January was a busy month with climate change and NCDs (non-communicable diseases) training taking place in Nairobi. LLA facilitated this training exploring the nexus between climate change and non-communicable disease for young people drawn from Roysambu Constituency.
Given that climate change and NCDs both have their root causes across multiple sectors, understanding this complexity is greatly warranted. Moreover, with climate change taking a toll on the health outcomes of people across the world, there is a growing body of need to explore the roles people can play in reversing the deleterious effects. Young people, owing to their energy, enthusiasm, altruism and passion for social endeavors, can place a central role in reversing the effects of climate change, thereby reducing the burden of non-communicable diseases. However, for young people to play a meaningful and impactful role, they must be armed with right knowledge and understanding of the link between climate changes and emerging chronic non-communicable diseases. This training was therefore to expand participants understanding and give them a voice to champion for climate change action and prevention of NCDs.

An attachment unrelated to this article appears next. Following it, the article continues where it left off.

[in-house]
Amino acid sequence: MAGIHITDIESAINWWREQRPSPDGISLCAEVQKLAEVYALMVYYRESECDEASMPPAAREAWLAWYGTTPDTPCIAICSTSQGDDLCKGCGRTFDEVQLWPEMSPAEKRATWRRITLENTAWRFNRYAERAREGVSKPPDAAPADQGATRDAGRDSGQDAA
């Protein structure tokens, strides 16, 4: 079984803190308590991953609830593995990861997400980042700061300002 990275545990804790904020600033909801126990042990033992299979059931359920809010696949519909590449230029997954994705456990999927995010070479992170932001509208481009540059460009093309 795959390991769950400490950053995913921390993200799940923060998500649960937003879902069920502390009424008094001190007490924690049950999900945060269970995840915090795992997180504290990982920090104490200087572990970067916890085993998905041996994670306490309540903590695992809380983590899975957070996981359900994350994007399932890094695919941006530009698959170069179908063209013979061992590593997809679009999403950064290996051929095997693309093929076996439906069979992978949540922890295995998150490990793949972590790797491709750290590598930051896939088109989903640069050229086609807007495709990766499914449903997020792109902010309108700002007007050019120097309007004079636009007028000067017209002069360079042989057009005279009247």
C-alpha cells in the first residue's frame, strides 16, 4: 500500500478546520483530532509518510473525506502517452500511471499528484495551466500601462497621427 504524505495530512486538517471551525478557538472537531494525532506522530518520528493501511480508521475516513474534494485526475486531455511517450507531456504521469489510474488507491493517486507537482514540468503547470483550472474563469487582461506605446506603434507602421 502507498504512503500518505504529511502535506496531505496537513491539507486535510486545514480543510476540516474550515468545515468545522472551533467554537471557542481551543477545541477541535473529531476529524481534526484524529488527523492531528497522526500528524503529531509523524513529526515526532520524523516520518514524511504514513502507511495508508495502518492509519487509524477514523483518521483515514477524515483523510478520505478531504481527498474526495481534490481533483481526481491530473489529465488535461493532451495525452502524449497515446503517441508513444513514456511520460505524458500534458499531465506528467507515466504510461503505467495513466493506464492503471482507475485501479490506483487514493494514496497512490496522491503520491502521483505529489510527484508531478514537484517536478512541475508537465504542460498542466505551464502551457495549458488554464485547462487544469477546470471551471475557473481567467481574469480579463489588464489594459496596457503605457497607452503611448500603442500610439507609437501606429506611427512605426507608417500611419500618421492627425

The trainees were also trained on advocacy. Advocacy is a very essential undertaking. Advocacy targeted towards policy makers working at the municipal level, including Members of County Assembly (MCAs) and Governors is therefore invaluable. During the training, we also explored some of the specific connections between NCDs and climate change, as well as highlighting co-benefit solutions in tackling these twin challenges. We highlighted the policy areas of focus which are air pollution, energy, transport, and food systems. There are many other areas, such as housing, workplaces, urban planning, and industry in which synergies exist between climate mitigation and reducing exposure to NCD risk factors, but these four sectors provide key examples for an effective and integrated response.
Some key points
- Climate change will increase levels of cardiovascular and respiratory diseases, poor mental health, injuries, and malnutrition.
- Climate change-related health impacts will increase pressure on health and social systems in low-and middle-income countries experiencing rapid growth in their burden of NCDs.
- Well designed climate change mitigation strategies could provide a win-win opportunity. They could lower greenhouse gas emissons and concurrently reduce NCD risk in local population, thus helping countries to improve health, support development, and achieve national emission targets.
- Reduction in urban air pollution and indoor air pollution had great potential cardiovascular and respiratory health benefits in low-income countries.
- A shift towards active transport would result in widespread cardiovascular health gains and reduced risk of cancer, poor mental health, and other chronic conditions in all countries.
- Reduction in both CVD and some cancers would arise from a reduction in the production and consumption of animal source products among high consuming population.
Climate change adaptation strategies, if done well, can help manage existing climate change by creating living conditions that reduce the risk of NCDs and support development.